- Dr. Ray Altamirano
“Jimmy Carter is standing there with a bandana around his neck, his shirt and hair are drenched in sweat. He’s wearing a builder’s cap, and he’s got a hammer and work gloves on,” Martinez told the Current.
To Martinez, the photo embodied the 95-year-old former president's hands-on commitment as he built, renovated and repaired more than 4,000 homes for Habitat for Humanity.
This image serves as a North Star for Martinez as he rolls up his own sleeves to help Southsiders financially devastated by the pandemic. The attorney partnered with a neighboring medical clinic to sponsor patients unable to pay for treatment when furloughed by their work place.
“I think if everybody took Carter’s approach, the world would be a better place,” Martinez said. “I can’t affect the world, but I can affect a few people on my side of town.”
Medical Care on the Backburner
Dr. Ray Altamirano runs a direct-pay, family medicine clinic for low-income and uninsured patients in Southeast San Antonio, called Casa Salud. Patients pay a $100 flat fee upfront to cover the visit, including exam and lab work — a fixed rate that bypasses billing from insurance companies.
“The time came around where I needed to check more labs, but some of my patients were not able to afford it,” Altamirano told the Current.
“My demographic was out of work,” the physician added. “They were the bartenders, waitresses, restaurant owners — people in fields deemed non-essential.”
Much of Altamirano’s patient population gravitated to the direct-care model because they work in positions that don’t offer medical coverage. The sudden loss of job left some navigating even more difficult waters when it came to seeking medical care.
Altamirano turned to Martinez, a friend and associate, to advocate for the financial needs of his patients. The attorney sponsored five patients' medical care so they could afford lab work and prescriptions.
“He did it out of his pocket," Altamirano said. "There is no other win for him, just knowing people need help.”
Without that help, the doctor said his low-income patients might otherwise abandon their health care.
“They would put their health last to pay for their light bill or make payments on their home, if it came down to it.”
Collaborating for the Community
Martinez and Altamirano became friends through their work. Both were also born and raised in South San Antonio.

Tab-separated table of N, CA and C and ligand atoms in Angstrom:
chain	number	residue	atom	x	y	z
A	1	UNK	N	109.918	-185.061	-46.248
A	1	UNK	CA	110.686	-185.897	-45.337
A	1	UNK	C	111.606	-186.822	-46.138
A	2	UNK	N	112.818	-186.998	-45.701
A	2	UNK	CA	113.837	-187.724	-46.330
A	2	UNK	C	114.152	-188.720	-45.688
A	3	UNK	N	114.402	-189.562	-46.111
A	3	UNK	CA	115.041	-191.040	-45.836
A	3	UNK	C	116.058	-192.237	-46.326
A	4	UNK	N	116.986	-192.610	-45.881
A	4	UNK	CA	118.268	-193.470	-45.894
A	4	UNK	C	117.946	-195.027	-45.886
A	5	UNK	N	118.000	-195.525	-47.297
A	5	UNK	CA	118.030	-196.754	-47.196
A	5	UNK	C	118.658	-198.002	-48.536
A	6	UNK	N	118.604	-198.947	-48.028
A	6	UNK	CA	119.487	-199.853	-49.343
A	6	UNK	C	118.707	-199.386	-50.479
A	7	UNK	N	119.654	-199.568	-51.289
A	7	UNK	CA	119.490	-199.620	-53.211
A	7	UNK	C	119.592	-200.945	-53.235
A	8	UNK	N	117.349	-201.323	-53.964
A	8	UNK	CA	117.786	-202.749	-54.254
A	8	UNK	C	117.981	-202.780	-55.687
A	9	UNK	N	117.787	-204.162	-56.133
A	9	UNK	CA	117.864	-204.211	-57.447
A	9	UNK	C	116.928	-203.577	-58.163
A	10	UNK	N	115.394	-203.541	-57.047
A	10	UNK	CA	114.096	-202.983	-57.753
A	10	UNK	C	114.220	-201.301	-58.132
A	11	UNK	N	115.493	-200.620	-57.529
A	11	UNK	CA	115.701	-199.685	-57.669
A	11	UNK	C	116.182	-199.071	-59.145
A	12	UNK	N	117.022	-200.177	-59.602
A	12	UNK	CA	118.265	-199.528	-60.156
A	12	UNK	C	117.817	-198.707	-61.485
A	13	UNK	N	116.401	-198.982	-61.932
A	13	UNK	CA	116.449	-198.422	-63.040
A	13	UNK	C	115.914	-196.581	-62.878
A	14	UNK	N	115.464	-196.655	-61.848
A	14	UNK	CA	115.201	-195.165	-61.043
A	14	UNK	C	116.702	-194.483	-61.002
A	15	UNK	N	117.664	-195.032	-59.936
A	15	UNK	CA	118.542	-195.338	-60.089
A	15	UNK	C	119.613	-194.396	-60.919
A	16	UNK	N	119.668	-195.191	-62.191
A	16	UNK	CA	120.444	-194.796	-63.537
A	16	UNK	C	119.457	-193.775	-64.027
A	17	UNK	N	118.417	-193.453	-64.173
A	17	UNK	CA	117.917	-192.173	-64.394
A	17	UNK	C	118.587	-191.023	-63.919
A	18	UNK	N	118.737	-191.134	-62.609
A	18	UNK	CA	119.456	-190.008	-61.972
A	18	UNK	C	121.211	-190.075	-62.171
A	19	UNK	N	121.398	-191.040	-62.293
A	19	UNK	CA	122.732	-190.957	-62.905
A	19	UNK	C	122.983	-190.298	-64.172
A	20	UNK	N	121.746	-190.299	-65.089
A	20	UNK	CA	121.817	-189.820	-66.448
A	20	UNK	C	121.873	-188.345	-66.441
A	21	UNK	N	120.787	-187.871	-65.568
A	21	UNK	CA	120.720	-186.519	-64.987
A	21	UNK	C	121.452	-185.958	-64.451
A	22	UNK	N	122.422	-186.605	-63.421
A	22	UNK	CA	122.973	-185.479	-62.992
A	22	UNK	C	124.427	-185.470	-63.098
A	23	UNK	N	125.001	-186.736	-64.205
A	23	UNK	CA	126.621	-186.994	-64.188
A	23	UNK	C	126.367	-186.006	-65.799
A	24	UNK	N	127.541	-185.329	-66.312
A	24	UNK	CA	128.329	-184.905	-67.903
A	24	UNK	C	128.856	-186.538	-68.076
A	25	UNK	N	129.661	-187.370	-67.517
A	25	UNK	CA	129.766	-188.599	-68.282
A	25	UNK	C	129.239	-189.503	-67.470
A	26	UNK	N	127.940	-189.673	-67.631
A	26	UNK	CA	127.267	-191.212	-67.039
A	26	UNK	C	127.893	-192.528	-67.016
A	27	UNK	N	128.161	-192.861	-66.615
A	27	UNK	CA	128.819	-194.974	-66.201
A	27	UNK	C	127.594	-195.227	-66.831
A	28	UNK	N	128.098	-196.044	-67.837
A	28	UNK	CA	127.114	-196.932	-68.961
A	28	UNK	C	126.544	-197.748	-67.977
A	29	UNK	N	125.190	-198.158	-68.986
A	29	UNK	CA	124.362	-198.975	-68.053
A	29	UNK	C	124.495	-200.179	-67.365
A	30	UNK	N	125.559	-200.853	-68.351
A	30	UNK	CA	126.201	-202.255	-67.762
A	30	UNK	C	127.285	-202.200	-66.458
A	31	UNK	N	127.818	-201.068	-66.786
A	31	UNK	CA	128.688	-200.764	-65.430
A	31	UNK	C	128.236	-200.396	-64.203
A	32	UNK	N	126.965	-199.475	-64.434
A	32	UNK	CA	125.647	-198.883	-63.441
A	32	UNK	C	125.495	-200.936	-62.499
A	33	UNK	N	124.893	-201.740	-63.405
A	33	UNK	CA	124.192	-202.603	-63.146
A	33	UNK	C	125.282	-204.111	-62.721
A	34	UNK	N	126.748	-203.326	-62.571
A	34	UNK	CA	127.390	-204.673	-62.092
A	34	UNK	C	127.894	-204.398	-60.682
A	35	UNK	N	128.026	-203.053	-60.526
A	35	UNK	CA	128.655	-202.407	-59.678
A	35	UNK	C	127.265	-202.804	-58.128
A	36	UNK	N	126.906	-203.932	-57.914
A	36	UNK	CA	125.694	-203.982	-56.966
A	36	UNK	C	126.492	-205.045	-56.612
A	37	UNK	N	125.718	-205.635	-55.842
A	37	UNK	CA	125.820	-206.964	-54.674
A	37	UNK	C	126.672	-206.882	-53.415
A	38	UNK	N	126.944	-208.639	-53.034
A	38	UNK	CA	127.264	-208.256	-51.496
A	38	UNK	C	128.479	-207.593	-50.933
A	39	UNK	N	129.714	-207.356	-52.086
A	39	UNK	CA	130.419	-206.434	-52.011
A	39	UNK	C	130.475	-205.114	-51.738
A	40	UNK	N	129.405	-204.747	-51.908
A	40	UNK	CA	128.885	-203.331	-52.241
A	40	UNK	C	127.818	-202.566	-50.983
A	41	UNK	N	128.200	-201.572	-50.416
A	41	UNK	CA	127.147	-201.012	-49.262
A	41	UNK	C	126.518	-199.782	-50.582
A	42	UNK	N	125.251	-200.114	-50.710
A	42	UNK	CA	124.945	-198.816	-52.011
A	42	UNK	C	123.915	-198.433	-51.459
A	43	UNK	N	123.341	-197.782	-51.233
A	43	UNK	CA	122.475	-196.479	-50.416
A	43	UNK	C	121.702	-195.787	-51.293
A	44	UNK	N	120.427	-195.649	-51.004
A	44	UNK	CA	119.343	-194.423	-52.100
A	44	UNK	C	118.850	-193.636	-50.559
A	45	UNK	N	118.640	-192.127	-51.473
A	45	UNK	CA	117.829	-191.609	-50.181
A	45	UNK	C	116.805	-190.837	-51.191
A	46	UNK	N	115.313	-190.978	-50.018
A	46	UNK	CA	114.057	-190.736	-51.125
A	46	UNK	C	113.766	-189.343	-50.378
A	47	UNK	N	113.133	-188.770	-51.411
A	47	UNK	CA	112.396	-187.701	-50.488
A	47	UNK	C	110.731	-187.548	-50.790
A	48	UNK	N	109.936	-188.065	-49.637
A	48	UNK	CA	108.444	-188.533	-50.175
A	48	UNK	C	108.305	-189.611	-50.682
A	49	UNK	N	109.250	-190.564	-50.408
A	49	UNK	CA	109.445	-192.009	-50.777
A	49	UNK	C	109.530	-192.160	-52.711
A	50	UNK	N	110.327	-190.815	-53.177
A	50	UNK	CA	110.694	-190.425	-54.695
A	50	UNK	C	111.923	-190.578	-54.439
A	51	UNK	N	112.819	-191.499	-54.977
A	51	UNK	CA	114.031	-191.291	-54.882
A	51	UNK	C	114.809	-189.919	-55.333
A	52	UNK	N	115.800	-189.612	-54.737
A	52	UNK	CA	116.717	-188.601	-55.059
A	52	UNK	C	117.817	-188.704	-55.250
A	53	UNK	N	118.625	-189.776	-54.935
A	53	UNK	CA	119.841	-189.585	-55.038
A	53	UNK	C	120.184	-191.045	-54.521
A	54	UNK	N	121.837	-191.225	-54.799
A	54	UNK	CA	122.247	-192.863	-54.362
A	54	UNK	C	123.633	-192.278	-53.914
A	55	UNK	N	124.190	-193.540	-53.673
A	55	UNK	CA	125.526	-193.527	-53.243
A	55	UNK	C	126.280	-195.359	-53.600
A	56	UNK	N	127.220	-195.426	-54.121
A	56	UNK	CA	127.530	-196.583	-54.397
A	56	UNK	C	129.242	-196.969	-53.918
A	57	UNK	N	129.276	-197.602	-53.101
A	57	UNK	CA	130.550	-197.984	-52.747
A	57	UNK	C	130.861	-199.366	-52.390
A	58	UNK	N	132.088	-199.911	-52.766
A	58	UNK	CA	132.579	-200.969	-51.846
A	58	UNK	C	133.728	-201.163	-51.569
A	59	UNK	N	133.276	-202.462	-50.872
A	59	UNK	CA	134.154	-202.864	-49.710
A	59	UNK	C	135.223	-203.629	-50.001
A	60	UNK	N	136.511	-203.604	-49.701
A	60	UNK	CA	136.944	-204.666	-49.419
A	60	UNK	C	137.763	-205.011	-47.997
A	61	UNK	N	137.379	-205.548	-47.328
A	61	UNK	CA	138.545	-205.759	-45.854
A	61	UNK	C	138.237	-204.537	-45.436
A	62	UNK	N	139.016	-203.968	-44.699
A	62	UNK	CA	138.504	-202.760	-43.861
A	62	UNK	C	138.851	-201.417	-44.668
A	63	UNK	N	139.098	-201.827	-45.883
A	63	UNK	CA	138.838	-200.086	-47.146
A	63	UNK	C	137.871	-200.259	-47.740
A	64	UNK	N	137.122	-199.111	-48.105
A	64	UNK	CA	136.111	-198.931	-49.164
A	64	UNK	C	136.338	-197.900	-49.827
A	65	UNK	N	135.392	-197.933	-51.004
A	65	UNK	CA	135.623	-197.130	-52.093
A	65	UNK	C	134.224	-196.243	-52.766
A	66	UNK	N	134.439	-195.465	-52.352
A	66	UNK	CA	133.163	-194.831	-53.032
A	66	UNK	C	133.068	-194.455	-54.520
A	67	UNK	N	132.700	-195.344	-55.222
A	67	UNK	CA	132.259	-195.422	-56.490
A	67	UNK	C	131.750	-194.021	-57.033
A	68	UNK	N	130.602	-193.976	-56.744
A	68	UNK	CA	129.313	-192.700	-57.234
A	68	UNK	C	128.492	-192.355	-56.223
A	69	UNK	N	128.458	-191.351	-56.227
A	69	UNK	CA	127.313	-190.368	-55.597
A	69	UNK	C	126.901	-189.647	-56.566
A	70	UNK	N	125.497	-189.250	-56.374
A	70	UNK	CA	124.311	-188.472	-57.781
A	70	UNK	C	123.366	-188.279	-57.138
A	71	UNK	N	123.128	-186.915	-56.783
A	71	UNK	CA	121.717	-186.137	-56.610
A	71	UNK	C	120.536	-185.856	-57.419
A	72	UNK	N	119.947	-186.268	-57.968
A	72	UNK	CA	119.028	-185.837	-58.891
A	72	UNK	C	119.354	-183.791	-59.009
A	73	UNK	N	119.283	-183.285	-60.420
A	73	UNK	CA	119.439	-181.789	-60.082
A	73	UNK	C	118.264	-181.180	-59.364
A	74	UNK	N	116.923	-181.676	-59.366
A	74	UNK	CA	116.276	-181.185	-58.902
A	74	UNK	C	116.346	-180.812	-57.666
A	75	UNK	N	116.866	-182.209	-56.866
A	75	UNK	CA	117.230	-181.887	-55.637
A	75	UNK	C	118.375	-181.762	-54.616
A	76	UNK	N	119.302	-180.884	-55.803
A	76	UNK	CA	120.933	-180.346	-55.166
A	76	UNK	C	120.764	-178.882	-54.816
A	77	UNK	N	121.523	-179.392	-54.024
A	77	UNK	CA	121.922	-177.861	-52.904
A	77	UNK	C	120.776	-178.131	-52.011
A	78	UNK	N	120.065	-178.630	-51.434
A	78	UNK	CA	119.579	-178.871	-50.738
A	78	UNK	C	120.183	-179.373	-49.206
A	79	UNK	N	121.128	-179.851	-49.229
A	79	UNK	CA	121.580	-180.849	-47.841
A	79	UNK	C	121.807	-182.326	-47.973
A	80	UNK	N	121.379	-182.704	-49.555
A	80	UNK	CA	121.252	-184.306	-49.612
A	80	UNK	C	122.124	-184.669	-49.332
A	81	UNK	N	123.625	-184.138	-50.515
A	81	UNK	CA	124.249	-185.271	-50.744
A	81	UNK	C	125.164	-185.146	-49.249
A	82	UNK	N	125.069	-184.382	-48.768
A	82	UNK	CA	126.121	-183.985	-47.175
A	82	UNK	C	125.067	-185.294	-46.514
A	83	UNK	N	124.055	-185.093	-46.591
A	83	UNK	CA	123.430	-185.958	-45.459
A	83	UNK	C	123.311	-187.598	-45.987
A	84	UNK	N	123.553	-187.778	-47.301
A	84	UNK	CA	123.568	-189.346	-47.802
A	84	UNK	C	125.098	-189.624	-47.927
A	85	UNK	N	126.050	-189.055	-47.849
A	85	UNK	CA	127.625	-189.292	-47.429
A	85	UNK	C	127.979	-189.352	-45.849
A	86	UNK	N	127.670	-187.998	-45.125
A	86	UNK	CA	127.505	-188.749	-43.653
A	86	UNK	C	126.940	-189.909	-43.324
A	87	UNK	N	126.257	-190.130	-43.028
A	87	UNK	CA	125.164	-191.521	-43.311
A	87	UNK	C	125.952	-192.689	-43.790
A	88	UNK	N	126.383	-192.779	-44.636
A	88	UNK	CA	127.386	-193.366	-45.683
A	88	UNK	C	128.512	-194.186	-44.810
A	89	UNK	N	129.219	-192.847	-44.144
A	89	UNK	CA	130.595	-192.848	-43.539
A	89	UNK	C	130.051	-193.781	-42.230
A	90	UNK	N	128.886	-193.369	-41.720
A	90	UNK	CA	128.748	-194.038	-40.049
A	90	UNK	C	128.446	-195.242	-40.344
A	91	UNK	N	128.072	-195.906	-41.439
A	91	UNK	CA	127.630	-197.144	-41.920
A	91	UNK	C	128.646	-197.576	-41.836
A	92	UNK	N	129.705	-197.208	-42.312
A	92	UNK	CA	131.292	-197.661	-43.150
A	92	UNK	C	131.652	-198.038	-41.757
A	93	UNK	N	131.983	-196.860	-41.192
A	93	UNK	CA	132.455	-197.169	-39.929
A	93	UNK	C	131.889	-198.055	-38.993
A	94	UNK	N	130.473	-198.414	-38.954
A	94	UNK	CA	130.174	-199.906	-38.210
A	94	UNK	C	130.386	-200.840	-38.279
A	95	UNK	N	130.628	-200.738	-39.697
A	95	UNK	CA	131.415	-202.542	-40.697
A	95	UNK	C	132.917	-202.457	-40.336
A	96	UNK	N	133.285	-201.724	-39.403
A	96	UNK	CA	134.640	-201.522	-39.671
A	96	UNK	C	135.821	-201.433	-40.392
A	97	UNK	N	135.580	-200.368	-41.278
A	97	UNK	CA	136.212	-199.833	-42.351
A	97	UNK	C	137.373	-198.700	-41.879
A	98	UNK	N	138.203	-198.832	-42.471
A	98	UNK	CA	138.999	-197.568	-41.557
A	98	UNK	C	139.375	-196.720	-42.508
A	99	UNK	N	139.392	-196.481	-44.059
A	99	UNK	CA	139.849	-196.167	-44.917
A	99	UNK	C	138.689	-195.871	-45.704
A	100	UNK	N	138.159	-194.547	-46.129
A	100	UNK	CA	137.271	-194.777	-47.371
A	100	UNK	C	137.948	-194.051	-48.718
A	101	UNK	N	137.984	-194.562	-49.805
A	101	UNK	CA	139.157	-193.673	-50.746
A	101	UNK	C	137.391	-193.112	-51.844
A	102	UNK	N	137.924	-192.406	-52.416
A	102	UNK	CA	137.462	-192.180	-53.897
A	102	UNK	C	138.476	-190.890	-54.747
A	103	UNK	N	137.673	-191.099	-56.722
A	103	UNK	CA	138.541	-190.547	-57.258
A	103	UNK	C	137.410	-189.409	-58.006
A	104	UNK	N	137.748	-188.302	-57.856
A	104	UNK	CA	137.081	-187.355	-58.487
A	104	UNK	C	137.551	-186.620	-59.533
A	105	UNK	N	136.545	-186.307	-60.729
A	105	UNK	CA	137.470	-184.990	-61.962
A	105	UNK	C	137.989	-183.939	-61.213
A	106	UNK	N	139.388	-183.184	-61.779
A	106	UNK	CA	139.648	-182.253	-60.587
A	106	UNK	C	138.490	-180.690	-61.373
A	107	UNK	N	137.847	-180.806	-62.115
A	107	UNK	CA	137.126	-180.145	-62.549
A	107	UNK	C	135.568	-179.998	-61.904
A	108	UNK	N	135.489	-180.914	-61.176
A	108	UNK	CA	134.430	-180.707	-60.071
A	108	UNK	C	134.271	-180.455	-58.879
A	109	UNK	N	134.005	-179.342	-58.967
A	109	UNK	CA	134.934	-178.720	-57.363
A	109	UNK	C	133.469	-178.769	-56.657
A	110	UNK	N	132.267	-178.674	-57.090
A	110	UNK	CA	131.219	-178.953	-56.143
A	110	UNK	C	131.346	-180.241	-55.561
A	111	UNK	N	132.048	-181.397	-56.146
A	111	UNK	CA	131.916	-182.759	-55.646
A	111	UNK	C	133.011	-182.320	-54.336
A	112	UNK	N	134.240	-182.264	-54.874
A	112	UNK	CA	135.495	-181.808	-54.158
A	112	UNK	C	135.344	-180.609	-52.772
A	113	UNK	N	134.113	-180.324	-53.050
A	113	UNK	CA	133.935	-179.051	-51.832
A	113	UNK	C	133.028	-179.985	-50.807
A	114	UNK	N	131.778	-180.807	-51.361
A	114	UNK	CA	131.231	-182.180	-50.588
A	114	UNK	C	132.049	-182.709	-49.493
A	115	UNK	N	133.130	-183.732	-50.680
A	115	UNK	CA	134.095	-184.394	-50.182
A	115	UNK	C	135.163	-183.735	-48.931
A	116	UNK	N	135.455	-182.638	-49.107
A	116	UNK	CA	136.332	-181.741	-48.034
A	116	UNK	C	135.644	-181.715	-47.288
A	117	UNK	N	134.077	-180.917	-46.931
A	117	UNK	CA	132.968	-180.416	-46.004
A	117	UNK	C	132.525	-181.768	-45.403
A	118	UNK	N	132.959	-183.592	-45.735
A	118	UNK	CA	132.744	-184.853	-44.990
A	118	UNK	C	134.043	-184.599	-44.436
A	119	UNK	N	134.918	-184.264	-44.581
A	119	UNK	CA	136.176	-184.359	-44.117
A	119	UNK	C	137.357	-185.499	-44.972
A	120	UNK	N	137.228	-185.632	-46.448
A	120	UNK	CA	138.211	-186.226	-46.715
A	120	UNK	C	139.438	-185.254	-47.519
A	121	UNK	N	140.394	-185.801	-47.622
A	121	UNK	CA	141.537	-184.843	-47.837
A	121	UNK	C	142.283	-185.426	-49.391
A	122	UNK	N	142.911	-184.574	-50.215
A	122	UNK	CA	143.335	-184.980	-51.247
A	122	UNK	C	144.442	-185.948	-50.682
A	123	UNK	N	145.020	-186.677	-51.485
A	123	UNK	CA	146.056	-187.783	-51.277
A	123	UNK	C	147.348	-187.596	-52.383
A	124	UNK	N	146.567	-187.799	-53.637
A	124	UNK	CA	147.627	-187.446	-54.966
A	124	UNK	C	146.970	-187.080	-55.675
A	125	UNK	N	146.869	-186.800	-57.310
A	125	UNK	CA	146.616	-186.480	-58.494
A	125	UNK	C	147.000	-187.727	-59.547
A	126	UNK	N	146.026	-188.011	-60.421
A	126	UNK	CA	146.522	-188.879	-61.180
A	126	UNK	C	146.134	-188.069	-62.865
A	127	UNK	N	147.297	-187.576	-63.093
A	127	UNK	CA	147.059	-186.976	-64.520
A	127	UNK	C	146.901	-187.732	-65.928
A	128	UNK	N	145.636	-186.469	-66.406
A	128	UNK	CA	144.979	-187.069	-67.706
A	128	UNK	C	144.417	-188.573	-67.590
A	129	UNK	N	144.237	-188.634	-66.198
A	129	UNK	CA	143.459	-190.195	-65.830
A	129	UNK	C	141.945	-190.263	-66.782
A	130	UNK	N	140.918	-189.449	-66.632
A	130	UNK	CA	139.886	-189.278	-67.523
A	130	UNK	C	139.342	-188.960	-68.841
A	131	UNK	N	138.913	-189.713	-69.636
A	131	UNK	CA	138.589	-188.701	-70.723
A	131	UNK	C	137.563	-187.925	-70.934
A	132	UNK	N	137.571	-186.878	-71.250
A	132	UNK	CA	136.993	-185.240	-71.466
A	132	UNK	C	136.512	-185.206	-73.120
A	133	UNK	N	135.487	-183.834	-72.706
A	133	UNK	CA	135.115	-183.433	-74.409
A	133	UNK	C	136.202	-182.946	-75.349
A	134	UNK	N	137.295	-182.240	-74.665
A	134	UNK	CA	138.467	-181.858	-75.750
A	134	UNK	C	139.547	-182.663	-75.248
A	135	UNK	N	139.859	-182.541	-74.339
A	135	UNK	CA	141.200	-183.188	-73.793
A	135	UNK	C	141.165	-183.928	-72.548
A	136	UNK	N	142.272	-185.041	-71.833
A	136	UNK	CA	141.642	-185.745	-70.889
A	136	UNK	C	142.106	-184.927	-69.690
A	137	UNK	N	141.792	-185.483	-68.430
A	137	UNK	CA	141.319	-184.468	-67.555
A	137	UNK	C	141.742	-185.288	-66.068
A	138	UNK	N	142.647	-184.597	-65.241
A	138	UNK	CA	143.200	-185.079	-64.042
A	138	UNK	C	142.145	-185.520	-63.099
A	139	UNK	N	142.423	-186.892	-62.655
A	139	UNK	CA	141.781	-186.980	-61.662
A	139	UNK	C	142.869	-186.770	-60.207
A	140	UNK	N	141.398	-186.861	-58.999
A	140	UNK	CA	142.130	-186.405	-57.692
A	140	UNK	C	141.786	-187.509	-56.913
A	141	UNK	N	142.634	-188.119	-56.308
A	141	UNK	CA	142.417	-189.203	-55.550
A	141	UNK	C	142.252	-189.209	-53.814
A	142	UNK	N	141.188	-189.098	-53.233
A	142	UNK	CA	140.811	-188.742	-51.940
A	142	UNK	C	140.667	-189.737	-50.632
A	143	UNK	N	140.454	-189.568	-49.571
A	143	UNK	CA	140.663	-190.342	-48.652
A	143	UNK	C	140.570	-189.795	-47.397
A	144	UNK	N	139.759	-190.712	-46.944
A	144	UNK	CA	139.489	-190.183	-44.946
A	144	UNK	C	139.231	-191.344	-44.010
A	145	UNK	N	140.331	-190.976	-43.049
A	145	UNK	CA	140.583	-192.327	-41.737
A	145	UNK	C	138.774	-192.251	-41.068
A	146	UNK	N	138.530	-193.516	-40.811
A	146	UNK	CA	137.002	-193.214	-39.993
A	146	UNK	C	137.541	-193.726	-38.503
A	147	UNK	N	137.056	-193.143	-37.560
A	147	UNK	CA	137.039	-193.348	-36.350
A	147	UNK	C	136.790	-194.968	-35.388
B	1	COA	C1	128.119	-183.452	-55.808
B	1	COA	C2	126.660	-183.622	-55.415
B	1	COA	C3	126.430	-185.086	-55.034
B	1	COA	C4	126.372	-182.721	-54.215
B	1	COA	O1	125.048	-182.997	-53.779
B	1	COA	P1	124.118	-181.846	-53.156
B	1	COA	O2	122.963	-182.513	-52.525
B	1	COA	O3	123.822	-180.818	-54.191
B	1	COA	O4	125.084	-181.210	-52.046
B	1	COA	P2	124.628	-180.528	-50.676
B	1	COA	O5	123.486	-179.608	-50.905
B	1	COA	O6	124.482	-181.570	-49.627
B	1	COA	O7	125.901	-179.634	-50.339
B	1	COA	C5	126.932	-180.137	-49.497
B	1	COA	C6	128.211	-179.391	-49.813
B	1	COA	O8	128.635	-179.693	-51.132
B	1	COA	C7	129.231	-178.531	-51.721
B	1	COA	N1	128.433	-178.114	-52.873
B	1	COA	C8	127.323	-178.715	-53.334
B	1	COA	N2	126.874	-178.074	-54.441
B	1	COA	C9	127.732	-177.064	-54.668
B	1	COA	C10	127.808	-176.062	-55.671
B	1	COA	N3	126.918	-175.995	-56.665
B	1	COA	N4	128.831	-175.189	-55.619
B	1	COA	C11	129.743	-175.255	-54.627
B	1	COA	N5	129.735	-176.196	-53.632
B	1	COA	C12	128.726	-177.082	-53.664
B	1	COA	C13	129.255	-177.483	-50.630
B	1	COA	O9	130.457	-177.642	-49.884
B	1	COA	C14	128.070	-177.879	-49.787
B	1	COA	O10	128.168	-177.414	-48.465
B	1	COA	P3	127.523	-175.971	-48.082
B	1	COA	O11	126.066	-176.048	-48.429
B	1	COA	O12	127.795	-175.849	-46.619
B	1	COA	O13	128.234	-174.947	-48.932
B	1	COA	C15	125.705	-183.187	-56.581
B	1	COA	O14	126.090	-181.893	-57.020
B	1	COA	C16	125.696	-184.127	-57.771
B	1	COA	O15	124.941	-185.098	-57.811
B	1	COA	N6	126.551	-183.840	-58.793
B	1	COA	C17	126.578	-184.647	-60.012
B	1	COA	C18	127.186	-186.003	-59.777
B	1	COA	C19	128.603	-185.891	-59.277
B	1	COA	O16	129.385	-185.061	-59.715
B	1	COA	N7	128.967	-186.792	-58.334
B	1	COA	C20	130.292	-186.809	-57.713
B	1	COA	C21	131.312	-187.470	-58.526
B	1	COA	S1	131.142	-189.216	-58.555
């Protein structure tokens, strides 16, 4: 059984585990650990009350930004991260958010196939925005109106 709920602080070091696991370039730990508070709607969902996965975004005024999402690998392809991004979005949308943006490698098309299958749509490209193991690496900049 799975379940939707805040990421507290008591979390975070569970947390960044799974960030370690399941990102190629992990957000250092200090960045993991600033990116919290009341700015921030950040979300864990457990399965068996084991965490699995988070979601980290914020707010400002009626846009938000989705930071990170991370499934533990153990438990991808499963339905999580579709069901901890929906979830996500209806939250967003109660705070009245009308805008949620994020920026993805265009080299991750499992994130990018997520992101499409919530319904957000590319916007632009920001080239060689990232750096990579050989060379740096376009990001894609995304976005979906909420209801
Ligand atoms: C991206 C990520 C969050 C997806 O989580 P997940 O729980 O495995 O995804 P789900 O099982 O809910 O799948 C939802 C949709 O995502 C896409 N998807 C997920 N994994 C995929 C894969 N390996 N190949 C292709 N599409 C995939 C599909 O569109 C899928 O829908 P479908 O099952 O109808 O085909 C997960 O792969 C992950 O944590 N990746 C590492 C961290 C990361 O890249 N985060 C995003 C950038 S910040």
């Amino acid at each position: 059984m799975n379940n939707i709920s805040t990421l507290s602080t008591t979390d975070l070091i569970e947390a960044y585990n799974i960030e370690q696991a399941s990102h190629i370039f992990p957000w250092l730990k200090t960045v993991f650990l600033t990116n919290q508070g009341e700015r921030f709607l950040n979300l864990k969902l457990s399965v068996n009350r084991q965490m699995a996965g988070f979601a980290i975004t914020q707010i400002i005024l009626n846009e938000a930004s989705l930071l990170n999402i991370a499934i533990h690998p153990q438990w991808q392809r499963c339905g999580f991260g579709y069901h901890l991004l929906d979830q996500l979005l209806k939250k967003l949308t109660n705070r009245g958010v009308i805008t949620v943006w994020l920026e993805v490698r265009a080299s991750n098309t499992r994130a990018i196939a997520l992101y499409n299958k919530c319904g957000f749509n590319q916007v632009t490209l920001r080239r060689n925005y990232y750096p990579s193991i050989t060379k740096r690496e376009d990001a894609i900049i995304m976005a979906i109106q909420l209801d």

“I really appreciate that he puts his degree and his license where his mouth is,” Martinez said. “And I try to do the same thing.”
Altamirano said his direct-care model relies on other professionals to chip in. In multiple instances, specialists have come to his practice to evaluate patients who couldn’t otherwise pay for the service. Those specialists include orthopedists, cardiologists and nephrologists.
Though he doesn’t expect providers to offer free care, Altamirano said that, when given the opportunity, some are willing to display altruism.
“What I envision for the clinic is this model of larger companies having the opportunity to sponsor patient visits,” Altamirano said.
The physician collaborated with Martinez because of his community-minded approach to business.
“He sponsors efforts for South Side high schools, he does all his business as local as possible," Altamirano said.
As a participant in the juvenile mentorship program and a referee judge to the 289th District Court, Martinez said it is important to him to serve the place he calls home.
Staying True to Their Roots
When Martinez started his law firm in the Brooks City Base area 14 years ago, he realized just how underserved nearby neighborhoods were when it came to legal services.
“What happens on our side of town is you go to school, you do really well, you get a scholarship and you move away from town,” Martinez said. He referred to the concept as “brain drain,” meaning many of the best and brightest end up moving to a more affluent part of town.
“Why not come back and make your side of town something to be proud of? That became a mission to me,” the attorney said.
That absence of South Side legal professionals is similar to the disparity in the medical field.
If you draw a line across San Antonio at the Highway 90, there is a respective eight-to-one ratio of medical providers from north to south, Altamirano said, citing data from the National Provider Identifier.
Altamirano worries that many new doctors end up gravitating toward affluent parts of town because they're looking to pay off the massive debts they incurred for medical school.
“Helping people is why you go to medical school,” he said. “Instead, you end up spending all your time clicking buttons for insurance companies to get paid.”
For Altamirano and Martinez, it's all about serving their side of town. Not only do they do business on the South Side, both have also chosen to raise their families there.
"This area really needs leaders investing back into the community,” the doctor said.
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